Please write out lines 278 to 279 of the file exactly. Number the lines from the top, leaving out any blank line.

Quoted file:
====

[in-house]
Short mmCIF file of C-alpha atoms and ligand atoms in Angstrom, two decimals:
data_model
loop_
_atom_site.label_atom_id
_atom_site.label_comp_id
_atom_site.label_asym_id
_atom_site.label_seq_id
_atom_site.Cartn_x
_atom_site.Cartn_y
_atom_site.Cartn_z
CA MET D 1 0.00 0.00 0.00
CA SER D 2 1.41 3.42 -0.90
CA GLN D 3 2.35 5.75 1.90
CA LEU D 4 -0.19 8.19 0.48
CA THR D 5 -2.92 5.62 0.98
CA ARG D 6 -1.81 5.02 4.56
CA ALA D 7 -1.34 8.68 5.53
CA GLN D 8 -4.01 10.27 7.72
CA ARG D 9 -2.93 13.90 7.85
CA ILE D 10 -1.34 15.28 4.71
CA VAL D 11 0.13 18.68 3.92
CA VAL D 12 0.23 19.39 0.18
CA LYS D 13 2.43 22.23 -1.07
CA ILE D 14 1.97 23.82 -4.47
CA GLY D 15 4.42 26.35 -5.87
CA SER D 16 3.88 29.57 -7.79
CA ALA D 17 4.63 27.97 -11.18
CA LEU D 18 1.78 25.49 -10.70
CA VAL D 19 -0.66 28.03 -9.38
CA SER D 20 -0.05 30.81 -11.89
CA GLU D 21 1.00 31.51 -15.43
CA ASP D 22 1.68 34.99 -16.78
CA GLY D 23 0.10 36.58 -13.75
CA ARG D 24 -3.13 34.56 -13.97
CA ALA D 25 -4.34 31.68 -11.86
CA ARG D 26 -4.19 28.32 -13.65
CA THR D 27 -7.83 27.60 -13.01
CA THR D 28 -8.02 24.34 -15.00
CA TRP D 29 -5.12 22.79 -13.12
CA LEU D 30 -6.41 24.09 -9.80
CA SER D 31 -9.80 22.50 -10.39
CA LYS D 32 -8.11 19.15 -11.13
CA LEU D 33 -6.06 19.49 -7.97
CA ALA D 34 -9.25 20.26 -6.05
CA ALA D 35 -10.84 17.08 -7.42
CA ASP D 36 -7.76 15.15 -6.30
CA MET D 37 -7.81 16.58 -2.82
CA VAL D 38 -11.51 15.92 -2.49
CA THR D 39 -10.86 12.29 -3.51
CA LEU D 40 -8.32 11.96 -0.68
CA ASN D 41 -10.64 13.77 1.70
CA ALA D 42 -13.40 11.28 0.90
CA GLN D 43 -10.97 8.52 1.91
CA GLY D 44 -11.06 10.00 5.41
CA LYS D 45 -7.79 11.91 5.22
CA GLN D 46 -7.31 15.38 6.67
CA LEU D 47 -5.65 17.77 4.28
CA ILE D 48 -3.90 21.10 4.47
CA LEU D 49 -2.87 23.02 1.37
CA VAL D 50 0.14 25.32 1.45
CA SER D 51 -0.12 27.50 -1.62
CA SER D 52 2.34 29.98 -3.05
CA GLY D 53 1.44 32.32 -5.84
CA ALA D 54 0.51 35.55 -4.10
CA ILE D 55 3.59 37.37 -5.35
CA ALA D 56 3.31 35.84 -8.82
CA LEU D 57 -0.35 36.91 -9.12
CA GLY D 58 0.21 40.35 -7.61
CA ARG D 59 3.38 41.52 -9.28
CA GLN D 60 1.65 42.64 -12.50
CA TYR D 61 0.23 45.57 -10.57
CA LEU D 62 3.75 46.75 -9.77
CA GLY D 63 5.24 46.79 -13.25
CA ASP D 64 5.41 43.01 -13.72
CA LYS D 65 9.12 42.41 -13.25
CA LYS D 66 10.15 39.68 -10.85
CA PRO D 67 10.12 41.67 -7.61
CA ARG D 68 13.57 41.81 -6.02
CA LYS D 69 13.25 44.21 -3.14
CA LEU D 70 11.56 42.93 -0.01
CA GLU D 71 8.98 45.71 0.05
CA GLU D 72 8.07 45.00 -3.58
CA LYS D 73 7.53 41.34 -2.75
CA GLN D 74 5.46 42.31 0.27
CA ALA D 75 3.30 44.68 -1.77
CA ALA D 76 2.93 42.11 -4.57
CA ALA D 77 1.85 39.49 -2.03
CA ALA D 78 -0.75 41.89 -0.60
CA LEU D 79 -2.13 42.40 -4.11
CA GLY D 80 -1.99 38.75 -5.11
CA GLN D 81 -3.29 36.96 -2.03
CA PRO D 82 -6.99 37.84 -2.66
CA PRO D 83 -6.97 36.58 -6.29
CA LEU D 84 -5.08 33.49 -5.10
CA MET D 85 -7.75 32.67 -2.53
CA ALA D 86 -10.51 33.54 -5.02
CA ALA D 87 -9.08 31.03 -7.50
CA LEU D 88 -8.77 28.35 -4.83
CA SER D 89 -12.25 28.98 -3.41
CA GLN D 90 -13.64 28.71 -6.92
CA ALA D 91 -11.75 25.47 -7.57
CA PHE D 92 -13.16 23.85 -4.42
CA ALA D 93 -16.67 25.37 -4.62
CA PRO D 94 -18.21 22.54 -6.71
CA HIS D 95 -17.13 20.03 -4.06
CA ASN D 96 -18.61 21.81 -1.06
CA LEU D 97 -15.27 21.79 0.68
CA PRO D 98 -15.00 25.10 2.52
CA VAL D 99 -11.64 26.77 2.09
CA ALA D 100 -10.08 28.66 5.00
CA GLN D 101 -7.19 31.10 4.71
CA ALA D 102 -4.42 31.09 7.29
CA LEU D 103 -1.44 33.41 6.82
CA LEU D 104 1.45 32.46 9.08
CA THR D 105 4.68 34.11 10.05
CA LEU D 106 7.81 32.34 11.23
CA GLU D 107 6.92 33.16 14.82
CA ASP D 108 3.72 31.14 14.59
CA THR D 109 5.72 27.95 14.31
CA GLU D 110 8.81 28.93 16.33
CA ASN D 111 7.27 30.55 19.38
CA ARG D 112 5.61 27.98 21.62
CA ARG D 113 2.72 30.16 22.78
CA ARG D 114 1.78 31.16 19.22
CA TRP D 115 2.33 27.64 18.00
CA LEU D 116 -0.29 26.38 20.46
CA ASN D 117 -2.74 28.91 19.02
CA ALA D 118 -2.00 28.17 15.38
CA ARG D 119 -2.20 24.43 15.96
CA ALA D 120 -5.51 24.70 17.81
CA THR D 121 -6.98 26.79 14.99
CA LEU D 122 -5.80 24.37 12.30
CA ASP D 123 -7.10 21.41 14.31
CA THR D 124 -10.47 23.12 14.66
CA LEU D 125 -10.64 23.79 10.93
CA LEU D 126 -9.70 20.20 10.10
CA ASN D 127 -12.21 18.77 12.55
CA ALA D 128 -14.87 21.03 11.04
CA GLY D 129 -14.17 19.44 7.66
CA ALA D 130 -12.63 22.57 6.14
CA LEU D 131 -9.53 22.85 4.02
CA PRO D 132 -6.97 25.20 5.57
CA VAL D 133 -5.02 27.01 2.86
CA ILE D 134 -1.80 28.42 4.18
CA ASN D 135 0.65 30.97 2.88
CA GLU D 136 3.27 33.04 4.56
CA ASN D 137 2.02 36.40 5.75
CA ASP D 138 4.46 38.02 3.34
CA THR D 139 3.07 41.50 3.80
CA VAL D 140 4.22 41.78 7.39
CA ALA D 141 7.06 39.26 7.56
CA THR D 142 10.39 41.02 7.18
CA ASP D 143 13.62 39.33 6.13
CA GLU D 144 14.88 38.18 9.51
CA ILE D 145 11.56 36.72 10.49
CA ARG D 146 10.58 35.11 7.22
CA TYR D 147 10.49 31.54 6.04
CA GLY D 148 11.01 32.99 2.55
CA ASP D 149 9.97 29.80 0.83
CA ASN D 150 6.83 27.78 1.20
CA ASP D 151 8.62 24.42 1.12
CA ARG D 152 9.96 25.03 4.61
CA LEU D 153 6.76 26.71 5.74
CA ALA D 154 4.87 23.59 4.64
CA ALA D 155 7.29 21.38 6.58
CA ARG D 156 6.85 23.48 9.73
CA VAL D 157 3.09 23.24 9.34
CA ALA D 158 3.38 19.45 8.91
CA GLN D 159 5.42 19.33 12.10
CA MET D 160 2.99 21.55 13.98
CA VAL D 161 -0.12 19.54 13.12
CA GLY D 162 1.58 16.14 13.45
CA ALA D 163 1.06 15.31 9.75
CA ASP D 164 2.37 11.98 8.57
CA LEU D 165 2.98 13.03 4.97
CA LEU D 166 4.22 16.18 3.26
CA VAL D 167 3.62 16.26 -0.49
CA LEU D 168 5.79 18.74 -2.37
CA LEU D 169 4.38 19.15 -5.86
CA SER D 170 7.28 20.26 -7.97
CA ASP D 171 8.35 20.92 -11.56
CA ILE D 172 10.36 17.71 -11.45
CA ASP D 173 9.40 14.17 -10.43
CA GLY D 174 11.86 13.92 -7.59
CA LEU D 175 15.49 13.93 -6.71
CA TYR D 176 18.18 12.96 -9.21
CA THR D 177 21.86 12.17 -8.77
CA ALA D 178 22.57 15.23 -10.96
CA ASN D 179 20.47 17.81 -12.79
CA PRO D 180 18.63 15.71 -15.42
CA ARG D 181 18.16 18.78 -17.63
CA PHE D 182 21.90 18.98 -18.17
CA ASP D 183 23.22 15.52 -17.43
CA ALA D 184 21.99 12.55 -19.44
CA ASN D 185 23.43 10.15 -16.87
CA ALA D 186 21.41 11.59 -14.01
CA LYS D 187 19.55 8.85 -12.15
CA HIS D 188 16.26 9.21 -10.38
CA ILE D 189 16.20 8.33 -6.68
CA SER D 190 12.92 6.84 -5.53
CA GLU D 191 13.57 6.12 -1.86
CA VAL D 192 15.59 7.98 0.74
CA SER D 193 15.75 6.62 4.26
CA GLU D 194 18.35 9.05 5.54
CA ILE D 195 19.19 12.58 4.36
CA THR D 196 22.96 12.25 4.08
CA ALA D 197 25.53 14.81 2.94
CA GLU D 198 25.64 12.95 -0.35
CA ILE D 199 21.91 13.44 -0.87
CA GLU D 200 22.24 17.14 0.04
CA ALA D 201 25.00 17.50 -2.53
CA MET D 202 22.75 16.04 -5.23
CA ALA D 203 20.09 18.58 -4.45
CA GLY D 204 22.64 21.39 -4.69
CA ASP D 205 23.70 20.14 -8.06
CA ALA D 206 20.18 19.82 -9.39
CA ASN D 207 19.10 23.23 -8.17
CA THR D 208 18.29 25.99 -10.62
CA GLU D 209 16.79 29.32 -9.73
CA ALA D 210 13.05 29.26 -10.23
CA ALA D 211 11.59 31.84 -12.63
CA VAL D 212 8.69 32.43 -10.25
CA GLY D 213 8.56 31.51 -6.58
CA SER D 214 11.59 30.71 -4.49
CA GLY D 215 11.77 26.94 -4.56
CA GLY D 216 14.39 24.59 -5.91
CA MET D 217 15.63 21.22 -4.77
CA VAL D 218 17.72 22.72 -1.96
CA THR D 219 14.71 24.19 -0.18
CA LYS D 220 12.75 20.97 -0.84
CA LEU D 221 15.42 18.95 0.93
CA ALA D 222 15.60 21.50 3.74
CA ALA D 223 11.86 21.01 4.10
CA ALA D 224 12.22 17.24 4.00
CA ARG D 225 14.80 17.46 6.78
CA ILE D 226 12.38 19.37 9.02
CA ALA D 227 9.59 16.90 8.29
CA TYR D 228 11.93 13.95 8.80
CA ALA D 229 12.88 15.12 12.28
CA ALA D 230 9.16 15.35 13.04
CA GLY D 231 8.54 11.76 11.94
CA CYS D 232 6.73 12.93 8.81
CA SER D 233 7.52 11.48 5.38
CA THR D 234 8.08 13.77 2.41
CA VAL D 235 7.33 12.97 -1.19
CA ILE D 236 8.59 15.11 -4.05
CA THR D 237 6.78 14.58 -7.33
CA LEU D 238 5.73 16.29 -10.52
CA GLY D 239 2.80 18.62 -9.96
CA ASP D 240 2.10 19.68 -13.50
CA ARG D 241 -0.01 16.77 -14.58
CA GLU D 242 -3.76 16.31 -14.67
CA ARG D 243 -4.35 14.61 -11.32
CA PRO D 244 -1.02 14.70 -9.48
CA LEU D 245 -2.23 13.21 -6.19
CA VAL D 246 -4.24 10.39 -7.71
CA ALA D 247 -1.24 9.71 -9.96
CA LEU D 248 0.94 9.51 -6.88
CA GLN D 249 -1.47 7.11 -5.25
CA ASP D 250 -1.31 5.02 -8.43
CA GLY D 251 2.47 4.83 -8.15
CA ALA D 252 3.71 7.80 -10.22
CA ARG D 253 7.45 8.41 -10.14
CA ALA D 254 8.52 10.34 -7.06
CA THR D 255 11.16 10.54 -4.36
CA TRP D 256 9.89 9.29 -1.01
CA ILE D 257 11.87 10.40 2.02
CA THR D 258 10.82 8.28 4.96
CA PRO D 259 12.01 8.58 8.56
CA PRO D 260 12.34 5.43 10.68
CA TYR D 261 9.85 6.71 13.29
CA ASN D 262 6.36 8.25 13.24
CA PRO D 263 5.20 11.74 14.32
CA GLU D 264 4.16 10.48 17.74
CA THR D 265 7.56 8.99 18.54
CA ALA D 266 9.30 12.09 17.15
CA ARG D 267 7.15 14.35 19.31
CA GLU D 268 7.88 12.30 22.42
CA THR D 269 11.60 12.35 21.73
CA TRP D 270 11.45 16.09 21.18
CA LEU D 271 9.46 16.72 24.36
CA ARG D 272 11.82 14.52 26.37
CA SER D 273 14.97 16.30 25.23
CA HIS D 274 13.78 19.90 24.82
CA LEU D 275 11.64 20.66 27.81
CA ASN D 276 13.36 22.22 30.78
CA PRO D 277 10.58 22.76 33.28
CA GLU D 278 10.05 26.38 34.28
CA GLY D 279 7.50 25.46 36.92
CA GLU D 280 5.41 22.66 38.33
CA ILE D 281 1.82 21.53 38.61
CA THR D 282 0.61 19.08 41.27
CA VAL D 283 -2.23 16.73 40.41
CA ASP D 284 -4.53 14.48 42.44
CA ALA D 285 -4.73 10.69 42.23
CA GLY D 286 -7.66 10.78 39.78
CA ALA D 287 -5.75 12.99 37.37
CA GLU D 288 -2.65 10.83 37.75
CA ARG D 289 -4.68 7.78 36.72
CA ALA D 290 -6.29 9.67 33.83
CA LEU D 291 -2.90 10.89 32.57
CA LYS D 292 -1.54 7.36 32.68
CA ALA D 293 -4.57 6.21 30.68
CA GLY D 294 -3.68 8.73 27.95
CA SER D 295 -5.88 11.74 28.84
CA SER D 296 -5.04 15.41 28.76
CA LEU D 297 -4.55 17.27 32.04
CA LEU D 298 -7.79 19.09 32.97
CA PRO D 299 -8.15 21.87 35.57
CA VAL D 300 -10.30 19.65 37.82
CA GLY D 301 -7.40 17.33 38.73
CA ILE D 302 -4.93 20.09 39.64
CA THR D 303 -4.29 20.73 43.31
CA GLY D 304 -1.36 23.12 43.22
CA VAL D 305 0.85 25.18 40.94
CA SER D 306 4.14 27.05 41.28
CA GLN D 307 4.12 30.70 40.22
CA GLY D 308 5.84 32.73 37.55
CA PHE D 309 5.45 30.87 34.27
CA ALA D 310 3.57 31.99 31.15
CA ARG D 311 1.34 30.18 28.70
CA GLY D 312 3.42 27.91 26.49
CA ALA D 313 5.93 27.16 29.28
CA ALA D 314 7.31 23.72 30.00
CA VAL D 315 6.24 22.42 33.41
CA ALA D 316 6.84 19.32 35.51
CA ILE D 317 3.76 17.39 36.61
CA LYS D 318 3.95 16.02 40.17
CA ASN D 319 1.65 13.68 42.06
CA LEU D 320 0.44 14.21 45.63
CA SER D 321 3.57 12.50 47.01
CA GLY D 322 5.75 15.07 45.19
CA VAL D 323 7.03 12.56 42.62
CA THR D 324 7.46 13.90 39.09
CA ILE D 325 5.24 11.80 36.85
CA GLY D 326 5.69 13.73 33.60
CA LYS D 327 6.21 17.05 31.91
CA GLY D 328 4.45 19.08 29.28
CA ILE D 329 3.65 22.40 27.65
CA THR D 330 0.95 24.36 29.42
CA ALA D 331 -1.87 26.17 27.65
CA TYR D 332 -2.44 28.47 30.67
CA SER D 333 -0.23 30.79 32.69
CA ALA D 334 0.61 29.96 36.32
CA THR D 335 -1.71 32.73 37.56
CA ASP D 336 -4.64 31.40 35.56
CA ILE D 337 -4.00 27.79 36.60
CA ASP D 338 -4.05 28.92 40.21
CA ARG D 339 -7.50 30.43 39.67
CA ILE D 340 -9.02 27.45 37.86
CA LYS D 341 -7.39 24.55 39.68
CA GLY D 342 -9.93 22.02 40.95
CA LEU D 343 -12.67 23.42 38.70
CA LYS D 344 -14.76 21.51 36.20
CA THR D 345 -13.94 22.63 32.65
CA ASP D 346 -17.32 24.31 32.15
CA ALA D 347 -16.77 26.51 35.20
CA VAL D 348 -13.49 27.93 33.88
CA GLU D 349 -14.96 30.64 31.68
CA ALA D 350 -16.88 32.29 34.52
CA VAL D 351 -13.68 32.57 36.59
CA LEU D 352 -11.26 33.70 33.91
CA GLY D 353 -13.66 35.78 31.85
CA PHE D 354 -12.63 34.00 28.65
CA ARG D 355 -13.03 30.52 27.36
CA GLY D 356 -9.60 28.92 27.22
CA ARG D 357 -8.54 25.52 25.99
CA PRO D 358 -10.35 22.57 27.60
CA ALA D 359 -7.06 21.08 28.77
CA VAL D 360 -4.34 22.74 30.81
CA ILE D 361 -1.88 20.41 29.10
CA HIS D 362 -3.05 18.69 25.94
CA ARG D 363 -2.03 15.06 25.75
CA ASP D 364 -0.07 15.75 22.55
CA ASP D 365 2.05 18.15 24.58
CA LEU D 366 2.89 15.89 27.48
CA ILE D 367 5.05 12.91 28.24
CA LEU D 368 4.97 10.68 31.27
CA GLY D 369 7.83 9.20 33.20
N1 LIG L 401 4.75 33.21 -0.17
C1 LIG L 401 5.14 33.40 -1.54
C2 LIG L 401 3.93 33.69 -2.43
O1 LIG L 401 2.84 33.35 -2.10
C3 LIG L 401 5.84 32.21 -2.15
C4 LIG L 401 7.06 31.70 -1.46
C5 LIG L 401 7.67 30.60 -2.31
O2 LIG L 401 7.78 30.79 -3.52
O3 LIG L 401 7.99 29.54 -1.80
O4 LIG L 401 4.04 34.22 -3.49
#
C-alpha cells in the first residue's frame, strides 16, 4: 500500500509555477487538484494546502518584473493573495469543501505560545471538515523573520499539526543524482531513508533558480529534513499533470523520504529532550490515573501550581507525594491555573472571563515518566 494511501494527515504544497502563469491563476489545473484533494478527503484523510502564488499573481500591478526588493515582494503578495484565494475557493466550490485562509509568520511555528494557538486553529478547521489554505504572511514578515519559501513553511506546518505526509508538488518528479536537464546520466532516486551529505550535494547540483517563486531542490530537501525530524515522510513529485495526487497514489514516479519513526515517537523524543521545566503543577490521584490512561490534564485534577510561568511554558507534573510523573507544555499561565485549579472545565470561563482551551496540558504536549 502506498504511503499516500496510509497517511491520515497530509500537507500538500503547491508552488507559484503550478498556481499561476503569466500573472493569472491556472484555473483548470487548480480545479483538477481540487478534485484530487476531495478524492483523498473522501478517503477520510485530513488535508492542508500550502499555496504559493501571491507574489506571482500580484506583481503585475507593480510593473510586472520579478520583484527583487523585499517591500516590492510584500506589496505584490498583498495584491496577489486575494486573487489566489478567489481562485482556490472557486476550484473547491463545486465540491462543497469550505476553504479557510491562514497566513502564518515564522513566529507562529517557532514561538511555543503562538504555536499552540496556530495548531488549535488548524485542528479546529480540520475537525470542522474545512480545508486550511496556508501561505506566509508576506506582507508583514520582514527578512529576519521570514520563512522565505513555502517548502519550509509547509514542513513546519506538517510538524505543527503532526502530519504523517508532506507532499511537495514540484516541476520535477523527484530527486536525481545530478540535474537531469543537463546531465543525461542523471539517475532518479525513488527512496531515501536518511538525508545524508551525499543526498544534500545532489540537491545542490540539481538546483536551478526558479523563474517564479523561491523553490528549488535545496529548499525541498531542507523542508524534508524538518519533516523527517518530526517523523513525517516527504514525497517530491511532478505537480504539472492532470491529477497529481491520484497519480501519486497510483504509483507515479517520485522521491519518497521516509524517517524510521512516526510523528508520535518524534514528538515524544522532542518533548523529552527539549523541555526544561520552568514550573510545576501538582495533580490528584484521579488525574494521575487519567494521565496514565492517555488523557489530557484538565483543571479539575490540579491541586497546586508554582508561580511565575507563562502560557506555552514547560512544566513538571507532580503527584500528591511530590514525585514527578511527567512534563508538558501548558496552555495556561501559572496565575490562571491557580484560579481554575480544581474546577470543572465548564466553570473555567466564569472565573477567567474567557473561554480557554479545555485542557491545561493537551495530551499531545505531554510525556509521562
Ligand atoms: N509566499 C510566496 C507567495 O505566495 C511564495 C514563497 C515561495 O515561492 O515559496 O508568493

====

CA ARG D 267 7.15 14.35 19.31
CA GLU D 268 7.88 12.30 22.42